While both delta-8 THC and delta-9 THC can induce psychoactive effects or a ‘high’ depending on their quality and quantity, they have key differences. It’s important to be aware of these distinctions before using either of these substances.
Delta-8 tetrahydrocannabinol (delta-8 THC), a psychoactive component of the Cannabis sativa plant, is increasingly used but presents potential risks. This cannabinoid, typically derived from hemp-derived CBD due to its low natural occurrence, has not been approved for safety by the FDA. The FDA warns that delta-8 THC products are often mislabeled and pose significant public health risks. From December 2020 to February 2022, there were 104 reports of adverse effects, including hallucinations and loss of consciousness, with many incidents involving children, as noted by poison control centers. Delta-8 THC has similar psychoactive and intoxicating effects as delta-9 THC, the main psychoactive element in cannabis, and can result in higher exposure levels. The manufacturing process of delta-8 THC is concerning due to the use of potentially harmful chemicals, leading to unsafe contaminants. Moreover, these products are often packaged in ways that attract children and pets, leading to accidental exposures. In response to these rising issues, particularly the increase in adverse event reports, appealing marketing to children, and contamination concerns, the FDA is actively working with various partners to address these challenges and enforce regulations against non-compliant products.
Other Cannabis Compounds
The Cannabis sativa plant makes many active substances that could have health benefits. These include terpenes, flavonoids, and cannabinoids. The most well-known of these are THC and CBD. THC is what makes people feel high when they use cannabis. In the past, people mainly used cannabis for fun because of this effect. But now, there’s growing interest in how it can be used for health reasons. The U.S. Food and Drug Administration (FDA) sees the possible benefits of cannabis for medical use and highlights the need for more research to avoid any bad side effects.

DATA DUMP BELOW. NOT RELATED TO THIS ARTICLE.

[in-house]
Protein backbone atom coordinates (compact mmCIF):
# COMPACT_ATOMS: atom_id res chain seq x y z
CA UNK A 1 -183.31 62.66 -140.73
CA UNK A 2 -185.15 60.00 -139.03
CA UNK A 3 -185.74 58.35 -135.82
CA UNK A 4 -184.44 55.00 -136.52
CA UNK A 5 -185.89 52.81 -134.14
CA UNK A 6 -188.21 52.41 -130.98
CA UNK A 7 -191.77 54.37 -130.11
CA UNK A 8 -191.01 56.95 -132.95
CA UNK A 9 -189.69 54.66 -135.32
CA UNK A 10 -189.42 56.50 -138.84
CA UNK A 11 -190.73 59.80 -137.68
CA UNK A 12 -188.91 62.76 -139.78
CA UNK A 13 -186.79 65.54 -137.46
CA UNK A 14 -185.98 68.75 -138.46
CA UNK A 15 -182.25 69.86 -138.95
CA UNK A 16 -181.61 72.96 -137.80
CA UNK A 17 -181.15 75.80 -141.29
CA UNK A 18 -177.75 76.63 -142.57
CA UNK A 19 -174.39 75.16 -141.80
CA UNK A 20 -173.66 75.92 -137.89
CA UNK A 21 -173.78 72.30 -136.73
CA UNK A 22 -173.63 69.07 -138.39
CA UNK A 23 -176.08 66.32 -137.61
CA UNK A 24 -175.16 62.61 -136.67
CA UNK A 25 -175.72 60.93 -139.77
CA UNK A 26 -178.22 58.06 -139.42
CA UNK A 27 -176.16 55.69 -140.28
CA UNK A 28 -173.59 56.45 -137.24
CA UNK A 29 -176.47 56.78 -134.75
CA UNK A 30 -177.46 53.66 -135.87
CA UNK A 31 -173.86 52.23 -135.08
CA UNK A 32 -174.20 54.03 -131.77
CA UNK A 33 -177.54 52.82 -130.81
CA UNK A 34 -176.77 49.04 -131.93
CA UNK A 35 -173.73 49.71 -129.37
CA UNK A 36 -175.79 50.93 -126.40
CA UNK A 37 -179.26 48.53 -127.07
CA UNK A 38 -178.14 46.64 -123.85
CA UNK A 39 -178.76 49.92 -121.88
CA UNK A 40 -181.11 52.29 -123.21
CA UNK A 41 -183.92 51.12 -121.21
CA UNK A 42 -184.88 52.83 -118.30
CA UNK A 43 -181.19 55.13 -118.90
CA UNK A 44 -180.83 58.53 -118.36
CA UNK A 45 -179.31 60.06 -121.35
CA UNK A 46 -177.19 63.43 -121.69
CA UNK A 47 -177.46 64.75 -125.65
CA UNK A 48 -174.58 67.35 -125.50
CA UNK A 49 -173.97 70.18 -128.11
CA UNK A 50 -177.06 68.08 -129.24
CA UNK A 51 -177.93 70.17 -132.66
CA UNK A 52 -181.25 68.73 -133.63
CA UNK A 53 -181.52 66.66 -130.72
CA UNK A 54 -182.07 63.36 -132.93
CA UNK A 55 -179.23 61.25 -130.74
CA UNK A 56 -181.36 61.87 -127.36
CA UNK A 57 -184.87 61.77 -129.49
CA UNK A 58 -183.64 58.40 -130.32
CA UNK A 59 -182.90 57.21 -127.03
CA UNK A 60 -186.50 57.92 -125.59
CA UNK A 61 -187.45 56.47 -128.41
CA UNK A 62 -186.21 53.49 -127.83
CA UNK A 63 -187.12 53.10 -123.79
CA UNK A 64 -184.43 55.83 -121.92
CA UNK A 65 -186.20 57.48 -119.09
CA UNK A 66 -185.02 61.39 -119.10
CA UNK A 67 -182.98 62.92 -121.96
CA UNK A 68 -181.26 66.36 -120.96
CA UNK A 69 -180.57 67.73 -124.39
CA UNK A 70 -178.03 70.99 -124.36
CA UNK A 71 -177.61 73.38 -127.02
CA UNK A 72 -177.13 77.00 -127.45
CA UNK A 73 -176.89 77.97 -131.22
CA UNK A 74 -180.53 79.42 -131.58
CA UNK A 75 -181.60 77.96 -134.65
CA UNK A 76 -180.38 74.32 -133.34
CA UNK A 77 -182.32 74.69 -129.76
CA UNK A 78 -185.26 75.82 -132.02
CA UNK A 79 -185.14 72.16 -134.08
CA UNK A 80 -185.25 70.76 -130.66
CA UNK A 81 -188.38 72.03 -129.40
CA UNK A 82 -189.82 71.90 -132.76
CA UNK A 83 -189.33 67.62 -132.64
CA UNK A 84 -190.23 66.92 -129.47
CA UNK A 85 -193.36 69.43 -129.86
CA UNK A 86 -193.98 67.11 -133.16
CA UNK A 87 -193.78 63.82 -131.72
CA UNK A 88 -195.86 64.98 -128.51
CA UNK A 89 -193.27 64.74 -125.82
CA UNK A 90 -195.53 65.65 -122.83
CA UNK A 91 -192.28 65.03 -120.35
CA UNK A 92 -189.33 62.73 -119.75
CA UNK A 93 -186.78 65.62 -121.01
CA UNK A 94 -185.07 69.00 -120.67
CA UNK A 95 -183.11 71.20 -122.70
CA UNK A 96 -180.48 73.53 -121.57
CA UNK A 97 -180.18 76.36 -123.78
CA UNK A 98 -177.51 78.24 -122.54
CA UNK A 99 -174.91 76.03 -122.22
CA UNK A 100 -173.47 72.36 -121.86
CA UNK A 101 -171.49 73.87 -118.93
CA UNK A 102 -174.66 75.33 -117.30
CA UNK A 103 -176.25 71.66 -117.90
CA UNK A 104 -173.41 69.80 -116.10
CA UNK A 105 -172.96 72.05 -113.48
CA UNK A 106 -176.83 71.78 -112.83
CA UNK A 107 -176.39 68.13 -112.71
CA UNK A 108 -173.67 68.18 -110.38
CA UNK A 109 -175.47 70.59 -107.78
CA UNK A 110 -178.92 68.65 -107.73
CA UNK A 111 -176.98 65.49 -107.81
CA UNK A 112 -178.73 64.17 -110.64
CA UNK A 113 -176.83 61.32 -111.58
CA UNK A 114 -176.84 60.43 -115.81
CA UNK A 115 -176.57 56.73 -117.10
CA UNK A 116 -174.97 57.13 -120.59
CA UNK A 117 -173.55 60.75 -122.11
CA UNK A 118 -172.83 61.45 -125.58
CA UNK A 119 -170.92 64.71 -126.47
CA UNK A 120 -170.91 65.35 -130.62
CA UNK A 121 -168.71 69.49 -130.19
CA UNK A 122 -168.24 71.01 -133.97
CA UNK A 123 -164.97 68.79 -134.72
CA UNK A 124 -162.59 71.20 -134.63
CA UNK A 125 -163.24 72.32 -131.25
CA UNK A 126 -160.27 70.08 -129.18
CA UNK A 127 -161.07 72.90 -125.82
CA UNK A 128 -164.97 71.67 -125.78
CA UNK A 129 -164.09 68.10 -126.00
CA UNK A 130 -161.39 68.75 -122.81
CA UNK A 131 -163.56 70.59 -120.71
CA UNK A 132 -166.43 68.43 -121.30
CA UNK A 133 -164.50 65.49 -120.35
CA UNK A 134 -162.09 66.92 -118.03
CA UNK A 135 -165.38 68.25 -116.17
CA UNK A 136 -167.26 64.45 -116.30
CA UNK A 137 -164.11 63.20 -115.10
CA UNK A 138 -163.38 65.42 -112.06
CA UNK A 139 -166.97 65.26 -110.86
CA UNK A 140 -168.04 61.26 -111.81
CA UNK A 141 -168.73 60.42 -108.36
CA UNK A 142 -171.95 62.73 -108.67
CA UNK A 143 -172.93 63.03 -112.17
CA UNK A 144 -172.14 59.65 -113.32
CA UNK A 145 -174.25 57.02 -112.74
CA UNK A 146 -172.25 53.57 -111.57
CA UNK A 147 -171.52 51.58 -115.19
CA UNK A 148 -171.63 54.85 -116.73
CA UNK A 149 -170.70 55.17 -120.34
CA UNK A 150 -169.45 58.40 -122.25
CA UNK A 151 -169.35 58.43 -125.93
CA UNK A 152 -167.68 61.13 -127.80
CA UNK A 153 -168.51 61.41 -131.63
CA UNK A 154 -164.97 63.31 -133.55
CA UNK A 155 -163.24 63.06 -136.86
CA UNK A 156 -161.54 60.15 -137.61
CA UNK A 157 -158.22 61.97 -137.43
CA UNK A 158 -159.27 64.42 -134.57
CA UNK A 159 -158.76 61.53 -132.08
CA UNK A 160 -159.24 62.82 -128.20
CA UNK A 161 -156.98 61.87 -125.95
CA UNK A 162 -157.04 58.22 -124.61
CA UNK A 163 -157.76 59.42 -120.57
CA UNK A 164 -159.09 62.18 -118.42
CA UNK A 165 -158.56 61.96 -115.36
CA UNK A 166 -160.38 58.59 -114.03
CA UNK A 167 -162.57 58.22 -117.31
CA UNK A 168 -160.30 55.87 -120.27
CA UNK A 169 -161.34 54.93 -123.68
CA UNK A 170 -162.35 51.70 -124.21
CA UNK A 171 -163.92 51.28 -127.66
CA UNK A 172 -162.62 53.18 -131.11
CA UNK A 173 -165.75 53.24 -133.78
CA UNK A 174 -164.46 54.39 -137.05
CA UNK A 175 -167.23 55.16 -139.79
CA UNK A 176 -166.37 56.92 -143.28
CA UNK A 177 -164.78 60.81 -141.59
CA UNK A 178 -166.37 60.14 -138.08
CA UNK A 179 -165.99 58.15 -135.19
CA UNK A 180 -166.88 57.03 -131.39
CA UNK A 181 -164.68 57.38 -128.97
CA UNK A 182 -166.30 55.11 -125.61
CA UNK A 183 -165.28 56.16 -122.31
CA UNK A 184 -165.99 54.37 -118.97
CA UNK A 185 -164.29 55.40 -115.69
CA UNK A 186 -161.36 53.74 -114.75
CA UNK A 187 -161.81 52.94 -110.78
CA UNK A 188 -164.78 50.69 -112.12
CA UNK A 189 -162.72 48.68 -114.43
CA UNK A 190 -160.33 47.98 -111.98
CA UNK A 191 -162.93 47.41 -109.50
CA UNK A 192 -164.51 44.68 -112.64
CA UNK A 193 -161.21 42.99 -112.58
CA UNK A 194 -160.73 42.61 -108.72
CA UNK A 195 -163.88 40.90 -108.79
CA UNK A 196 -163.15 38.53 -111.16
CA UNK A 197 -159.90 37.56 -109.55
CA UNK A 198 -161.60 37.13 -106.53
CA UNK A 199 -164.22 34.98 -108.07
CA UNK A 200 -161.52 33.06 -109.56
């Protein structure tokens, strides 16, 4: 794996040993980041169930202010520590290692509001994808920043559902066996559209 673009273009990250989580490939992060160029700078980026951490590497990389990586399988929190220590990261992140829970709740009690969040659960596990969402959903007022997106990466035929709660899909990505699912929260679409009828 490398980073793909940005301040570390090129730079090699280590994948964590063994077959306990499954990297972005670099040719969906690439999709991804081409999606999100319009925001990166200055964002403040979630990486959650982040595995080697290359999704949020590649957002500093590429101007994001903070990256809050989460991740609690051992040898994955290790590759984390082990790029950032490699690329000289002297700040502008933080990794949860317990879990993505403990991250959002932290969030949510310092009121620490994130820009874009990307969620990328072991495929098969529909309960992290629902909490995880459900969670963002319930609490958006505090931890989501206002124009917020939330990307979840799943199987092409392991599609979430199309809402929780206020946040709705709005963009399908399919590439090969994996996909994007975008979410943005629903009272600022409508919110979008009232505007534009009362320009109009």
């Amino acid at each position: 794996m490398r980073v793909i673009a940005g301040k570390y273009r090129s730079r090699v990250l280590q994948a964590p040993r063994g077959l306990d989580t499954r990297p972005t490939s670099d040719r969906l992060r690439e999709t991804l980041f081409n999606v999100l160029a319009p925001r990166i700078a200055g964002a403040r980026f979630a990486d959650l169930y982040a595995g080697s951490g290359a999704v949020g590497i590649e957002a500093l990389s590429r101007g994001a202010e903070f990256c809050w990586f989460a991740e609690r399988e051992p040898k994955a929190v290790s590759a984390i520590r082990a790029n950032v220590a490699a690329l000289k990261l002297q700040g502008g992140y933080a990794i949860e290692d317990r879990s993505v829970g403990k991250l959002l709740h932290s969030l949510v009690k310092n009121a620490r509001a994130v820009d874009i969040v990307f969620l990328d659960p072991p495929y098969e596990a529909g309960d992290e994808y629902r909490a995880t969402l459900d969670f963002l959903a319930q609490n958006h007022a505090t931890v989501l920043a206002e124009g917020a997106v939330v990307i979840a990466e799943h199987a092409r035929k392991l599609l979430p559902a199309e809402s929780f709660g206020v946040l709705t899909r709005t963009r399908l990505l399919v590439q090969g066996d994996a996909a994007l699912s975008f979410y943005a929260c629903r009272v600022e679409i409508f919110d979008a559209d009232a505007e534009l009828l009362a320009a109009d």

Cannabis products are increasingly common as more U.S. states relax their laws on medical and recreational use. Millions use marijuana, derived from the cannabis sativa plant, for relaxation and treating various conditions like pain, anxiety, and insomnia. However, more research is needed to understand its full impact. Neuroscientist Staci Gruber is at the forefront of this research.
Gruber, a Harvard Medical School associate professor, leads the Marijuana Investigations for Neuroscientific Discovery (MIND) program. Her team uses cognitive tests and neuroimaging to study how cannabis affects the brain. They’ve found that early, heavy marijuana use can impact cognitive functions like memory and judgment. Gruber’s research also focuses on medical cannabis, especially its long-term effects, as this area is largely unexplored.
Early findings from the MIND program show that patients using medical cannabis for various conditions have improved cognitive function over time, contrasting with the cognitive decline seen in some heavy recreational users. These patients also report better mood, energy, and sleep, and a decrease in conventional medication use. This improvement might be due to symptom relief and reduced use of other medications. Older medical cannabis users might also benefit from its effects on the aging endocannabinoid system, which regulates key body functions.
Gruber’s lab is conducting further studies, including the first clinical trial comparing two CBD formulations for treating anxiety. This work is part of a broader effort to understand cannabis’s effects and potential medical applications.